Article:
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EXPORTERS WILL TAKE ADDITIONAL MEASURES TO ADDRESS ISSUES IN VIETNAM SUPPLY CHAIN CONTROL

Australian livestock exporters have agreed to implement additional measures, including permanent suspensions, to tighten Vietnam supply chain controls and improve compliance following further consideration of the material provided by the Department of Agriculture & Water Resources, the CEO of the Australian Livestock Exporters’ Council, Alison Penfold announced today.

“I watched the sledgehammer footage again last night as part of the 7.30 Report story.  No amount of times watching those animals suffer will lessen how sick and disgusting it is and makes me feel.  I can only imagine how people watching it for the first time must have felt.

“The footage will call into question the genuine individual efforts of exporters over the past year to take actions to tighten supply chain controls and we have a lot of work to do to build trust in the regulatory process set up to protect the welfare of Australian cattle.

“Although we exported more than 300,000 cattle last year to Vietnam, it is individual facility failures which we must address if our industry is going to have any chance of regaining public confidence in live export trade to Vietnam.

Following further consideration of the material provided by the Department of Agriculture & Water Resources (DAWR) on late Monday afternoon, exporters have agreed to additional actions to be immediately put in place while the investigation is still under way.

In addition to the immediate suspension of supply to any approved Vietnam feedlot or abattoir under investigation, we will:

  • Permanently ban the supply of cattle to any approved facility in Vietnam found in critical breach by the Department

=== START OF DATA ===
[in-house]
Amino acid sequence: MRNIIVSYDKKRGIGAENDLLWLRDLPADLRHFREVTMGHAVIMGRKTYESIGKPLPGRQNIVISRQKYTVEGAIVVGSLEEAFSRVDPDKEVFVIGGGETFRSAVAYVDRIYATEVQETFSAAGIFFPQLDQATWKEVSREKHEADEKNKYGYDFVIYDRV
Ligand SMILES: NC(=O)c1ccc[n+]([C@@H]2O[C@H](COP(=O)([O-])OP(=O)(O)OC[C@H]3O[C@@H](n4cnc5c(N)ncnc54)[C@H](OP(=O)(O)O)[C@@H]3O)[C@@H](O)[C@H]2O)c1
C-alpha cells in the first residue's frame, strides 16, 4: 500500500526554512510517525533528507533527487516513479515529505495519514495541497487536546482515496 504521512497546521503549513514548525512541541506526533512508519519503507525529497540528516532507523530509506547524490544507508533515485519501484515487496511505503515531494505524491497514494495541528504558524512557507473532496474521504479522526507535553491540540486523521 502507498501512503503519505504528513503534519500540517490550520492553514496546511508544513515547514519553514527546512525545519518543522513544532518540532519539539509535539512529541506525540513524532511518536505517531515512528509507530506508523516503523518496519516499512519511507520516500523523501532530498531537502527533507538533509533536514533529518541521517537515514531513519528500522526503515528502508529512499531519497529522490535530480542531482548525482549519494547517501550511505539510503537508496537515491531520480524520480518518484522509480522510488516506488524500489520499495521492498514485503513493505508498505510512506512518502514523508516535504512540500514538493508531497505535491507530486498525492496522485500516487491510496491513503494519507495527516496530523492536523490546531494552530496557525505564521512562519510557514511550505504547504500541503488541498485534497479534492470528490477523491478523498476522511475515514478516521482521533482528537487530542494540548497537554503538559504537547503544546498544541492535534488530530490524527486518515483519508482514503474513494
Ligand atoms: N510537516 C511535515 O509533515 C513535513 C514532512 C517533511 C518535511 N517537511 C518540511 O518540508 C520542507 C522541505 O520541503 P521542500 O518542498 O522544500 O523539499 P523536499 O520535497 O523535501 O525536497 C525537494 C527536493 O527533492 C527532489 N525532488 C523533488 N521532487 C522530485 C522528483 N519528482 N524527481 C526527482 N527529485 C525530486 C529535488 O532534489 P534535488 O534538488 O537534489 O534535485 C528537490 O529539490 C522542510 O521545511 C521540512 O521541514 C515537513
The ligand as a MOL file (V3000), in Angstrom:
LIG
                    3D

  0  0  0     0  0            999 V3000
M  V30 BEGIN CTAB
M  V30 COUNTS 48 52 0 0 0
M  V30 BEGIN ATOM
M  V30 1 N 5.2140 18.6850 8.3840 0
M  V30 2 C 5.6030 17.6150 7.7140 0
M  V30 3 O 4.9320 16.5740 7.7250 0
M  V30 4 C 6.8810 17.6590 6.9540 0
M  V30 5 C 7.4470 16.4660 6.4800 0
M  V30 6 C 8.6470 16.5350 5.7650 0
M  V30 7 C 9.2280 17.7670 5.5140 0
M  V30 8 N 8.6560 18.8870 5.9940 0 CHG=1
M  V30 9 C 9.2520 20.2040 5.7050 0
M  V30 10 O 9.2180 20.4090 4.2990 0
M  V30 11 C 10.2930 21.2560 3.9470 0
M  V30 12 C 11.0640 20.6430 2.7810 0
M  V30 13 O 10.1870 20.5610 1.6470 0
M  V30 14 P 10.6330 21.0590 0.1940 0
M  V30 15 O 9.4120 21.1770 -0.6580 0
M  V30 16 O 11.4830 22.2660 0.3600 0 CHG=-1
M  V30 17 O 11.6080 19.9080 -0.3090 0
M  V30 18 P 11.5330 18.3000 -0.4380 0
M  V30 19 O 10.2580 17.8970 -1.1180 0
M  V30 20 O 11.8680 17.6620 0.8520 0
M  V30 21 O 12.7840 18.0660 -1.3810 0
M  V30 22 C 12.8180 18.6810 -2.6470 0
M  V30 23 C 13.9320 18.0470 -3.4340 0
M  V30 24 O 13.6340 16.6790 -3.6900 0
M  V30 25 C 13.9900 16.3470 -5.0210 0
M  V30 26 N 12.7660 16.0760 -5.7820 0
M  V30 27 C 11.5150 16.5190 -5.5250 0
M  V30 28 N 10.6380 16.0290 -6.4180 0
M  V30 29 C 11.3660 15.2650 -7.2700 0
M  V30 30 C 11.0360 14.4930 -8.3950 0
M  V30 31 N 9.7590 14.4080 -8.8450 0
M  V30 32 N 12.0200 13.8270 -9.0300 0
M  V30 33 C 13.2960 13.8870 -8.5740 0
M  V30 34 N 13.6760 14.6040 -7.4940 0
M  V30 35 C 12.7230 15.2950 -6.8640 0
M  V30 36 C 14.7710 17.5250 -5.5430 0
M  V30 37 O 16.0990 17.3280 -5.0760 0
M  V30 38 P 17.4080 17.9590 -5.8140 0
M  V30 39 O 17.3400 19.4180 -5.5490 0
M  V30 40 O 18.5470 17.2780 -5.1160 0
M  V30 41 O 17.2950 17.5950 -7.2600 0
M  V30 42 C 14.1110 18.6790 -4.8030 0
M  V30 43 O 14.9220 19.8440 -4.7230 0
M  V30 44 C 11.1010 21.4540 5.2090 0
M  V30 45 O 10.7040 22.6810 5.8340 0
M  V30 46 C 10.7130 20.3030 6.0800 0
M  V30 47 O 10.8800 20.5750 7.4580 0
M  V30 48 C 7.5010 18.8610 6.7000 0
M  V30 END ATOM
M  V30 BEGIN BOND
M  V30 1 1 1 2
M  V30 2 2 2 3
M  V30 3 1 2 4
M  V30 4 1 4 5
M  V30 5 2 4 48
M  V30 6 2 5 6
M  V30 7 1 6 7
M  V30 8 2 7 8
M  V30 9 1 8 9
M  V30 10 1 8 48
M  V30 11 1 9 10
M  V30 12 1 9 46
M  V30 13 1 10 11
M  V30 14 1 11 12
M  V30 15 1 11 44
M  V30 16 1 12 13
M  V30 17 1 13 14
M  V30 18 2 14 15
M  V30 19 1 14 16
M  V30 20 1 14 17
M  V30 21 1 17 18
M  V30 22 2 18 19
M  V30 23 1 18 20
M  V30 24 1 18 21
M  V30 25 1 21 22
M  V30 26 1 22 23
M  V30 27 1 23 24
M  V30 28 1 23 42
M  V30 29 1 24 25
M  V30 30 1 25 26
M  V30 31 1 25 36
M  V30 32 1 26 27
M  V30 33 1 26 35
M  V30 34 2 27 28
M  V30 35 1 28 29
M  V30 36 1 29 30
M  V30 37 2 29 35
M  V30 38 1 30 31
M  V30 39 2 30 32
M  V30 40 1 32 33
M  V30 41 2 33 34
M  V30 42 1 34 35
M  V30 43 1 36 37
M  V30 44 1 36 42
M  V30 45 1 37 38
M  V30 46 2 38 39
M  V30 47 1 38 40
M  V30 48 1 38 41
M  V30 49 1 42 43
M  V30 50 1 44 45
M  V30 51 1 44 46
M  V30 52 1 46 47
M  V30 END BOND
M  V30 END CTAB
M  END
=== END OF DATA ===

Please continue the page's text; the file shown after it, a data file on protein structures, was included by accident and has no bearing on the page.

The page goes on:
• Focus on strengthening existing supply chains and facilities via no new ESCAS approvals for any new importer or feedlot in Vietnam until agreed with the Department and industry
  • Initiate a 3-month independent inquiry into the traceability and control practices, systems, standards and objectives intended to support the ESCAS animal welfare requirements in Vietnam. The inquiry will be conducted by a panel of experts and report publicly.
  • Refocus supply chain customer commitments to animal welfare compliance through an urgent meeting in Vietnam between all supply chain participants.
  • Seek to fast track current talks with Vietnamese officials to implement a collaborative animal welfare training program in Vietnam as part of the Vietnamese Government’s ushering in of a new animal welfare law on 1 July 2016.
  • Convene an urgent meeting with all audit companies that provide or could provide ESCAS audit services in Vietnam and the Department of Agriculture & Water Resources to discuss audit challenges in the market.
  • Openly address the concerns of all stakeholders, understand the in-market challenges and find common ground on solutions for improving animal welfare that supports the trade by convening a workshop of exporters, Animals Australia, RSPCA, Cattle Council of Australia,  the Department of Agriculture & Water Resources, regional representatives of the OIE and representatives from the Vietnamese Government.
  • Continue discussions with Cattle Council of Australia on measures that provide further transparency on supply chain activities.
  • Establish an ALEC Ethics Committee to peer review the behaviour of any member that brings the industry into disrepute and as a means of sanctioning members, including expulsion.

“These commitments show we recognise that we need to engage with our stakeholders, including our harshest critics such as Animals Australia and the RSPCA, on the solutions to solve the complex challenges we face,” Ms Penfold said.

Ms Penfold also sought to respond to suggestions overnight that ALEC failed to act when Animals Australia presented footage of sledgehammering in 2015.

“The footage shown to ALEC at a meeting on 27 May 2015 was of Thai bulls in a Vietnam facility. The meeting came two months after I had already been publicly calling out the practice of sledgehammering and six weeks after the industry had initiated and announced actions to tighten control and traceability in the market to prevent leakage to unapproved facilities where sledgehammering is used.

“It was my error not to have provided a written response to Animals Australia at the time but it is wrong to suggest that the plan presented by them has not been considered by industry.”

-ENDS-

Media contact: Alison Penfold – 0408 633 026

ceo@livexcouncil.com.au

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